Is Aspirin the New Weapon Against Ovarian Cancer?

Two new studies show that consuming a daily low-dose of aspirin could possibly help women avoid ovarian cancer or promote their survival if the disease starts to develop. A daily low-dose aspirin is linked to a 10% reduction in developing ovarian cancer and it is also associated with approximately 30% survival improvement for ovarian cancer patients.

Is Aspirin the New Weapon Against Ovarian Cancer?

Two new studies show that consuming a daily low-dose of aspirin could possibly help women avoid ovarian cancer or promote their survival if the disease starts to develop.

According to researchers, a daily low-dose aspirin is linked to a 10% reduction in developing ovarian cancer. It was also associated with approximately 30% survival improvement for ovarian cancer patients.

Evidence shows that inflammation plays a part in the development of cancer and it can aggravate outcomes.

Aspirin and non-aspirin nonsteroidal anti-inflammatory drugs (NSAIDs), such as ibuprofen (Advil, Motrin) and naproxen (Aleve), have been proven effective in lowering the risk of several types of cancer, particularly colon cancer.

Researchers from the U.S. National Cancer Institute and the Moffitt Cancer Center in Tampa, Florida investigated to see if these drugs play a role against ovarian tumors.

They gathered data from 13 global studies. A total of 750,000 were involved in these studies and they were asked about their use of aspirin and NSAIDs.

The researchers followed these women to see who developed ovarian cancer.  More than 3,500 women picked up the disease.

A report published on July 18 in the Journal of the National Cancer Institute states that taking daily aspirin lowered the risk of ovarian cancer by 10%.

“The results of the study support that aspirin can reduce ovarian cancer risk, but further studies will need to be performed before a recommendation of daily aspirin can be made,” Shelley Tworoger, senior study author and associate center director for population science at the Moffitt Cancer Center, said in a center news release.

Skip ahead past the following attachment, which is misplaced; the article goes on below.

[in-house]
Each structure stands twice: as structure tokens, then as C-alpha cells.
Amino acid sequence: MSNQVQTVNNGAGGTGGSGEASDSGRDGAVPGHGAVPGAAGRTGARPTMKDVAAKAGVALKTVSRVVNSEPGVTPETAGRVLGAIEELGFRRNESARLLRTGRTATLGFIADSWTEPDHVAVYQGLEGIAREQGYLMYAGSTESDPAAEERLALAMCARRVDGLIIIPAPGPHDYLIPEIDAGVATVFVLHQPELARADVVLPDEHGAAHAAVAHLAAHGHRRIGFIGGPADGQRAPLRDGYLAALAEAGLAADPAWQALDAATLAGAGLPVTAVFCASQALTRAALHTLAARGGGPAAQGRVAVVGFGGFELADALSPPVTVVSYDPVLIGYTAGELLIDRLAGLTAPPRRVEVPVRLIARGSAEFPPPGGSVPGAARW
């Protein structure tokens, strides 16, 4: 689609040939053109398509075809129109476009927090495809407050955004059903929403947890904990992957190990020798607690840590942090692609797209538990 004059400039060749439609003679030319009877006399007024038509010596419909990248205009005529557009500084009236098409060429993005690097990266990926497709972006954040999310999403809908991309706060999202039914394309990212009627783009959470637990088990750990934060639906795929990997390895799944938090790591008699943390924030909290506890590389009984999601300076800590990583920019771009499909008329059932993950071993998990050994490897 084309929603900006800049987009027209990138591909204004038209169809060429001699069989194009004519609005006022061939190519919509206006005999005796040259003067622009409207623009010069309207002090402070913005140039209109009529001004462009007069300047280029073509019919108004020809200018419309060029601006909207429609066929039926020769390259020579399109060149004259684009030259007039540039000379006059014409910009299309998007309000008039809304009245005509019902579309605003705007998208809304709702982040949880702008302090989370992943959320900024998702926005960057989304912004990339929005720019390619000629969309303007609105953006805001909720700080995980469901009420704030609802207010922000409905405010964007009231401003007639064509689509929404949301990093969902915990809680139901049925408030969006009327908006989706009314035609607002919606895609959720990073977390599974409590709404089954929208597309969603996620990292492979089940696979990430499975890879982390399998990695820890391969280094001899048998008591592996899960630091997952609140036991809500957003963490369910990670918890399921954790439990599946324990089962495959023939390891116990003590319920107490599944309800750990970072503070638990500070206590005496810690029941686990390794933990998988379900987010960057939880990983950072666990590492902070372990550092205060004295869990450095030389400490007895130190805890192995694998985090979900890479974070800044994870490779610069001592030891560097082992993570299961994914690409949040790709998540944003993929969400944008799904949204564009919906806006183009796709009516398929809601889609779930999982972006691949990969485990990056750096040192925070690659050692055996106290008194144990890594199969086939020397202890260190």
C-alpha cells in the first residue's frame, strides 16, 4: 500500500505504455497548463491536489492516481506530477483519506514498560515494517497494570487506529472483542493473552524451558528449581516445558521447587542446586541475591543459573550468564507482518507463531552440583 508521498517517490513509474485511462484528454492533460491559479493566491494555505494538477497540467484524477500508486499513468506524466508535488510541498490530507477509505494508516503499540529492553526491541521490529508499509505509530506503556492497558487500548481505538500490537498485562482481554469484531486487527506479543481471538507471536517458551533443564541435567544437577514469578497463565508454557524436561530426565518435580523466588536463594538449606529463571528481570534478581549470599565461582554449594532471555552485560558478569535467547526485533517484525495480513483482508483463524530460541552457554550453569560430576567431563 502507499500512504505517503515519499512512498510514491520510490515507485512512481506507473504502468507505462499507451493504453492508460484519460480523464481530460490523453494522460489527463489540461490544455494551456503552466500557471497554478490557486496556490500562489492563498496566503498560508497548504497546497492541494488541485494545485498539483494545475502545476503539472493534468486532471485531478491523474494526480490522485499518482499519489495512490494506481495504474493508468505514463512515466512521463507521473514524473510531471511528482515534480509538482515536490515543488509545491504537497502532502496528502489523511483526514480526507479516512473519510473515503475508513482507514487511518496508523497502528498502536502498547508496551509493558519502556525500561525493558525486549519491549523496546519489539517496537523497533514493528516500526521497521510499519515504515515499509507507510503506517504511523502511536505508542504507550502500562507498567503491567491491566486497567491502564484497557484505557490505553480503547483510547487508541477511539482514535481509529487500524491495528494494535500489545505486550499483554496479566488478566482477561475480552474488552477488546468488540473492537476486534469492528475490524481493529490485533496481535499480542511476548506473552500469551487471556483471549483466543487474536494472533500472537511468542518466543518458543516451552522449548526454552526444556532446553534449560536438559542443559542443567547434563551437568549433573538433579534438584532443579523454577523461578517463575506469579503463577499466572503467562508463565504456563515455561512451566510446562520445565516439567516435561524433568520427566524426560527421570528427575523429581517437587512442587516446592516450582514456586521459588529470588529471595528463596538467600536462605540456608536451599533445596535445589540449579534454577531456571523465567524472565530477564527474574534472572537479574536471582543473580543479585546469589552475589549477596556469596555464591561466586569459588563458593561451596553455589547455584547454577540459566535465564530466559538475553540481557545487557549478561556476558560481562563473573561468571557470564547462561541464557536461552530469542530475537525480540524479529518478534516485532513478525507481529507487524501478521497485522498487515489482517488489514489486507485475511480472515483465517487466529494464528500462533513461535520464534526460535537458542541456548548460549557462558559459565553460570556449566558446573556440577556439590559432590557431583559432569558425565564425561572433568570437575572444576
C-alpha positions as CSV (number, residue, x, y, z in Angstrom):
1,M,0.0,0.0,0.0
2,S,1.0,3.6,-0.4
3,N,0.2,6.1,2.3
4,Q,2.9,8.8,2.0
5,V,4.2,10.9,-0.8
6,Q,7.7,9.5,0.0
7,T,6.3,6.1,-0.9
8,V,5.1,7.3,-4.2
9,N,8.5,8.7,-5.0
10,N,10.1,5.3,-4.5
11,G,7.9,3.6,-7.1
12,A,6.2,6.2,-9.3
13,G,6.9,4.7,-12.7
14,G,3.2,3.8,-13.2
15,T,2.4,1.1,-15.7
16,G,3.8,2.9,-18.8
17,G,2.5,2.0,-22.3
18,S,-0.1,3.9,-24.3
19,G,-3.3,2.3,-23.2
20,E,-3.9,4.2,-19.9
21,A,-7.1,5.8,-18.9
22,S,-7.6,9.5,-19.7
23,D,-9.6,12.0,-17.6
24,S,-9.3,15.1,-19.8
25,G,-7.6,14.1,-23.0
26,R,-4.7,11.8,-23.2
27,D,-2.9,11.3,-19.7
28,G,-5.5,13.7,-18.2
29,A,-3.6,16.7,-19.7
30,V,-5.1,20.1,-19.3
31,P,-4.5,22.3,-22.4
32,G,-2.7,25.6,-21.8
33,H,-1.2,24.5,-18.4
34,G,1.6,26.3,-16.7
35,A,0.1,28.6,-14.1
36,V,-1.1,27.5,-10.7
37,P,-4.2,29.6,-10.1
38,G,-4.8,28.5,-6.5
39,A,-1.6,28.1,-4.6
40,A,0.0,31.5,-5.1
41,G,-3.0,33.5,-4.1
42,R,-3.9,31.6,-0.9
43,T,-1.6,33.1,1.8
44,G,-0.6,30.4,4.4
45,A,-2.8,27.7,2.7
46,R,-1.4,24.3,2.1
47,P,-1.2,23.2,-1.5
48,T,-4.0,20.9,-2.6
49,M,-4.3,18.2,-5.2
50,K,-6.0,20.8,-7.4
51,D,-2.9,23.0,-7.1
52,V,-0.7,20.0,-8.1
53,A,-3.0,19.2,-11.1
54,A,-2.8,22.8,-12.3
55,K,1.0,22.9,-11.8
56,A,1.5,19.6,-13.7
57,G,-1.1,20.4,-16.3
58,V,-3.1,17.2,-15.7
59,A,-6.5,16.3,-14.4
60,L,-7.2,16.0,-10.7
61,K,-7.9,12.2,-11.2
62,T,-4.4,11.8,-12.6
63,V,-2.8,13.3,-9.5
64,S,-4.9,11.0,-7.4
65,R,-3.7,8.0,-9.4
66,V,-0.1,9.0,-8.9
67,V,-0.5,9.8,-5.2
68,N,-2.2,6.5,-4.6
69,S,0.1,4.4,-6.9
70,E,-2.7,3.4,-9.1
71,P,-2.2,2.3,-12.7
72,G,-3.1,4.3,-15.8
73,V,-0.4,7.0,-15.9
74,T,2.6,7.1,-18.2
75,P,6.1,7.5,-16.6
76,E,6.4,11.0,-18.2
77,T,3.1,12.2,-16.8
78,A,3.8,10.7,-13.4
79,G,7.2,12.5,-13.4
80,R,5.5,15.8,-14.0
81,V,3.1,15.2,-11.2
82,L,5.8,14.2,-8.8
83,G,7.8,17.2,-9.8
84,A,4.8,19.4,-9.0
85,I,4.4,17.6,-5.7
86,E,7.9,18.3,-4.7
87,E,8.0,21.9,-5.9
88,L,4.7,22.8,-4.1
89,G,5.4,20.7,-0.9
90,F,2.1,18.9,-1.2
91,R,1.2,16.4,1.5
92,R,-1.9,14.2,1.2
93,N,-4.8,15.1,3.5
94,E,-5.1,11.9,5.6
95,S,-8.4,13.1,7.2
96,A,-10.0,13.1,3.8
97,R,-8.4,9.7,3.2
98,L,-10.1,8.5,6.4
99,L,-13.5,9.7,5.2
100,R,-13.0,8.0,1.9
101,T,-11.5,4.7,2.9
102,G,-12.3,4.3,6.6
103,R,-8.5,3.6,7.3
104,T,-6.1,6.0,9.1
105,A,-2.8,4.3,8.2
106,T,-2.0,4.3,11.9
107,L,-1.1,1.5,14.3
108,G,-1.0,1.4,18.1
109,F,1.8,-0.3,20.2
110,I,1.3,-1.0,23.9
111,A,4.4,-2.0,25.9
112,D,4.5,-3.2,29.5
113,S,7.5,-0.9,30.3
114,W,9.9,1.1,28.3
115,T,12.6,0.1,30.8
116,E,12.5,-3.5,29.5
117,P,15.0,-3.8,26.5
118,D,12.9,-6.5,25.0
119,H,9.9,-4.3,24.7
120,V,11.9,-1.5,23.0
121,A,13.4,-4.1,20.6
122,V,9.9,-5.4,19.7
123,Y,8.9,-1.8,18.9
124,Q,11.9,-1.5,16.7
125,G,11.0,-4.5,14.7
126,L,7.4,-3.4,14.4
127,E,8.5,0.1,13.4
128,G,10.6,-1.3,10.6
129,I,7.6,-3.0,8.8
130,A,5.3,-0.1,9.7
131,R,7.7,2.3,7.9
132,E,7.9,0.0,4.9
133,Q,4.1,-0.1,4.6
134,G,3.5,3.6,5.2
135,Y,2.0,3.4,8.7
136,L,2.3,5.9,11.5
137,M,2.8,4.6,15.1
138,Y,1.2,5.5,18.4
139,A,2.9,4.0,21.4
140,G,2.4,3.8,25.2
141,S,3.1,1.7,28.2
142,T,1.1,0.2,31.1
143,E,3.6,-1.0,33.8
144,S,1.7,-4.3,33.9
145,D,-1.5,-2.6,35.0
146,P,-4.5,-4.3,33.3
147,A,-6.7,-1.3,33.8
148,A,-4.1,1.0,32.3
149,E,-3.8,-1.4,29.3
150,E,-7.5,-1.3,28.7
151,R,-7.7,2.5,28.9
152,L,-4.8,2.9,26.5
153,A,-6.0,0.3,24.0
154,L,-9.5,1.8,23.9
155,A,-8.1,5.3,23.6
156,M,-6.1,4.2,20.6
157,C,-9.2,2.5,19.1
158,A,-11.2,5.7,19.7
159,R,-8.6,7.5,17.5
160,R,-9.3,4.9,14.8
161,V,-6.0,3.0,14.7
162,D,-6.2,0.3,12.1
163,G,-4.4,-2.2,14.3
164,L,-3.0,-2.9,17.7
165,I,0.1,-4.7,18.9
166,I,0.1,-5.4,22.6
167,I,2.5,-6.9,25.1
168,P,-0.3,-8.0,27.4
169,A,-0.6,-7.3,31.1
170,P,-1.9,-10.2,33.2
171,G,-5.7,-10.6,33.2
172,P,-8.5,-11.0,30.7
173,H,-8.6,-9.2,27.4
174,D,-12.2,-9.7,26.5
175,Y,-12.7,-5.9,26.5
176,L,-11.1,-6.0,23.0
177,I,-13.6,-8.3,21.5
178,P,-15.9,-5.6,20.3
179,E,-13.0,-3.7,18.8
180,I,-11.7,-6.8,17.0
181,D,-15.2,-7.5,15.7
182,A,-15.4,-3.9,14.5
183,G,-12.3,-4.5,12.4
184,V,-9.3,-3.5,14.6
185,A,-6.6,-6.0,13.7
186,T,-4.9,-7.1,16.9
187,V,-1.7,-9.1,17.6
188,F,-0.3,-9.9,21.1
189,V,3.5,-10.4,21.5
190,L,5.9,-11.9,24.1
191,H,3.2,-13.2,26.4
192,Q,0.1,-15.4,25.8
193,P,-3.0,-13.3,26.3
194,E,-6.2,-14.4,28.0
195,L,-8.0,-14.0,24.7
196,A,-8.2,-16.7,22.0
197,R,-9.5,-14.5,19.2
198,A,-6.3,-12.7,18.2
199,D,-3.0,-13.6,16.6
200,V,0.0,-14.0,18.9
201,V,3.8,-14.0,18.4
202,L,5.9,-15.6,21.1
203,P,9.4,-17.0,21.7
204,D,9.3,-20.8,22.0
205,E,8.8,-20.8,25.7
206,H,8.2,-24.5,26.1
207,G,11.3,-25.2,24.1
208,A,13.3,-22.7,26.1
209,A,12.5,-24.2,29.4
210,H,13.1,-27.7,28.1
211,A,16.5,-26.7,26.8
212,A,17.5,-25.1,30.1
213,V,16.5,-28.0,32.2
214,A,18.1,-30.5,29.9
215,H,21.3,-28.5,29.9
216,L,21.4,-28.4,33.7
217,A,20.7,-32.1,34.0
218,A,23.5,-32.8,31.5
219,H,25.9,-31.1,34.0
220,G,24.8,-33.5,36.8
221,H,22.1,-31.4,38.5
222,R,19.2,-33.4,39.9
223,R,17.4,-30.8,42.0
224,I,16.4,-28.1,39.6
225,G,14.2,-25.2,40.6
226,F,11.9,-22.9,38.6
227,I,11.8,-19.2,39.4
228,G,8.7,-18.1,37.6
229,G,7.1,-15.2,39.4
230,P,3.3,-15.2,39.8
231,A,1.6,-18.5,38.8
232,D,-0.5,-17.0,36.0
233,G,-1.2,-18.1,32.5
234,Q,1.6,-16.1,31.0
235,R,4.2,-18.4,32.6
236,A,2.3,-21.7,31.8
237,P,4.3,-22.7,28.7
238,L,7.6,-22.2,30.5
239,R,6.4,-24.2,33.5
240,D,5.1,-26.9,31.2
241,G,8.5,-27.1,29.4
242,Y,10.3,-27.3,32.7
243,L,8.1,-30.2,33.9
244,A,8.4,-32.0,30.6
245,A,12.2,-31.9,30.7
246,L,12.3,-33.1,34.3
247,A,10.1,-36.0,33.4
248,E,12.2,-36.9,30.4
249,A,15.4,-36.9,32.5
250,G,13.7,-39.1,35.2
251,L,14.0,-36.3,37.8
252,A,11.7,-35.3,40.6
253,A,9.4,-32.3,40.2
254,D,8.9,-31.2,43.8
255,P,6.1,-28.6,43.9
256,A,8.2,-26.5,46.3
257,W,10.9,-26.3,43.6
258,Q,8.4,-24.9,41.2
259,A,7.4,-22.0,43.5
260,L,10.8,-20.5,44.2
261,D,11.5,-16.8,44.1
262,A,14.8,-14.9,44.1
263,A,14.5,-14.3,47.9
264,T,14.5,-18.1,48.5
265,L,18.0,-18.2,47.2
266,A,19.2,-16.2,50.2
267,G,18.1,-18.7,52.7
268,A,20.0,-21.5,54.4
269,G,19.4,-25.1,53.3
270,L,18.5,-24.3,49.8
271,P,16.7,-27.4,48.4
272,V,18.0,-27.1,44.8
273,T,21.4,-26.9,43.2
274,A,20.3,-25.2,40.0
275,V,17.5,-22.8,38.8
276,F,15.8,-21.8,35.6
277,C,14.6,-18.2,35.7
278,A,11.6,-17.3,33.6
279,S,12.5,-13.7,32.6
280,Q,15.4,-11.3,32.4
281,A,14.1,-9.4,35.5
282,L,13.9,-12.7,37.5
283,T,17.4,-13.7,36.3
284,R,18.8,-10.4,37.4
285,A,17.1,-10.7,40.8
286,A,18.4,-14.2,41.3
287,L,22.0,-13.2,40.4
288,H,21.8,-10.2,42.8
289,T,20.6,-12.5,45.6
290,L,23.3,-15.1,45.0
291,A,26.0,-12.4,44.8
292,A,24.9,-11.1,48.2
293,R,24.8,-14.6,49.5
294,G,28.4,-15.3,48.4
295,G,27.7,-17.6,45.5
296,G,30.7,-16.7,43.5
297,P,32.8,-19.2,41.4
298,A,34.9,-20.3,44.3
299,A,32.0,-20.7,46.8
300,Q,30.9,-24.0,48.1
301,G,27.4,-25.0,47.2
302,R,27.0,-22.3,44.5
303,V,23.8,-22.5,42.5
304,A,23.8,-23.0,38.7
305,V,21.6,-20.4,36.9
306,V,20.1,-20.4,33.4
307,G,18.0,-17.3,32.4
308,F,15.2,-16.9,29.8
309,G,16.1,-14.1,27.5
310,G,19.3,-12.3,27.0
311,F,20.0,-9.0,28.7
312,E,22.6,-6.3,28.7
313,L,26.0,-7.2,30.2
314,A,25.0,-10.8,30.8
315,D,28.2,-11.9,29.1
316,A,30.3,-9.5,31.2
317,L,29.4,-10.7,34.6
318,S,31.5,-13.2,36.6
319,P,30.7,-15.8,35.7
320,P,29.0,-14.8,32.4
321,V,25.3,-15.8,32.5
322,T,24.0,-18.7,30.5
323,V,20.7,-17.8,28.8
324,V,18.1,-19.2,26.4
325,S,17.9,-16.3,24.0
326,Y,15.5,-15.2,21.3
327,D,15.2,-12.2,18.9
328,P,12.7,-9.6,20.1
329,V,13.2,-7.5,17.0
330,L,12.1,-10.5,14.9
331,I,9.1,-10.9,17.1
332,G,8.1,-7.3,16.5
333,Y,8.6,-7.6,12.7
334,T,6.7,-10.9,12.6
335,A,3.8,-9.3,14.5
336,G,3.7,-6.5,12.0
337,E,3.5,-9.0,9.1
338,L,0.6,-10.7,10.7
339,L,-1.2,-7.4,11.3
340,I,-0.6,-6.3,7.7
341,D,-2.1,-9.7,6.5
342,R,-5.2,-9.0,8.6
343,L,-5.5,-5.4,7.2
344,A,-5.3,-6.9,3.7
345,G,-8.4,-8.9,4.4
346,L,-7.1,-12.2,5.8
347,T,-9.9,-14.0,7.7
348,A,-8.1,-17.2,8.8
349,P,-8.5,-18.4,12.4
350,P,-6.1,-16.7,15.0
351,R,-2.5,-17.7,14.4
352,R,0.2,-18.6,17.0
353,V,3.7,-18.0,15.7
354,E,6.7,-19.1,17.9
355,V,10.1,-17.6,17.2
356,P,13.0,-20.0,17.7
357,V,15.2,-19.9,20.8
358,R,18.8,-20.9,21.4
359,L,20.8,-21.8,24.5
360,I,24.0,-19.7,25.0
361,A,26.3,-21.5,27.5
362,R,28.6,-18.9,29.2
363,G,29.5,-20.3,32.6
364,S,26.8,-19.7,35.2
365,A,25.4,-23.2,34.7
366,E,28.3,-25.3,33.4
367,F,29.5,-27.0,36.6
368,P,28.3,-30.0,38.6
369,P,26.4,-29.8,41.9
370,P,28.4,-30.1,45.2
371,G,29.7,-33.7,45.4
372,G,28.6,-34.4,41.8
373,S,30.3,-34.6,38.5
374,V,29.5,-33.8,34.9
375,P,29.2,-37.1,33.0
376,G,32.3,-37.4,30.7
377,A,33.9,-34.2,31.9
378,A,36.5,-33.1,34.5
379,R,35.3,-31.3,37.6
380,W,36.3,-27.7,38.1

For the second study, the Nurses’ Health Studies were used by researchers from the University of Hawaii in Honolulu and the Moffitt Cancer Center to gather data on nearly 1,000 women already diagnosed with ovarian cancer.


They found that those who used aspirin and non-aspirin NSAIDs after being diagnosed with ovarian cancer experienced about 30% survival improvement.

The results were published in the journal The Lancet Oncology.
“To our knowledge, this study contributes the first comprehensive assessment of use of several types of common analgesic medications, such as aspirin and non-aspirin NSAIDs, after diagnosis in relation to ovarian cancer survival,” said Melissa Merritt, an assistant research professor at the University of Hawaii Cancer Center.

“Our work demonstrates the importance of common medication in increasing survival rates of ovarian cancer, and this will encourage more studies to be conducted to confirm the results and broaden the discovery,” she explained in the news release.

Although both studies showed an association, they were unable to verify a cause-and-effect relationship since they only relied on observational and retrospective data.

Dr. Adi Davidov, who directs gynecology at Staten Island University Hospital in New York City called the results “intriguing.” He believes that “we can now add an NSAID to further reduce the risk of cancer.”

“Clearly, both these studies offer evidence of the benefit of the use of these anti-inflammatory drugs, and an insight into how to better prevent and treat this deadly disease,” said Dr. Mitchell Kramer, who directs obstetrics and gynecology at Northwell Health’s Huntington Hospital in Huntington, New York.

Although Kramer was not concerned with the studies, he stated, “Recommending a daily low-dose 81 mg (milligram) aspirin might be more than an ounce of prevention, as well as help for those women who have already developed the disease.”

Ovarian cancer ranks fifth in cancer deaths among women since it is often detected too late.

In 2018, an estimated 22,240 women will receive a new diagnosis of ovarian cancer, while approximately 14,070 women will die from the disease, according to the American Cancer

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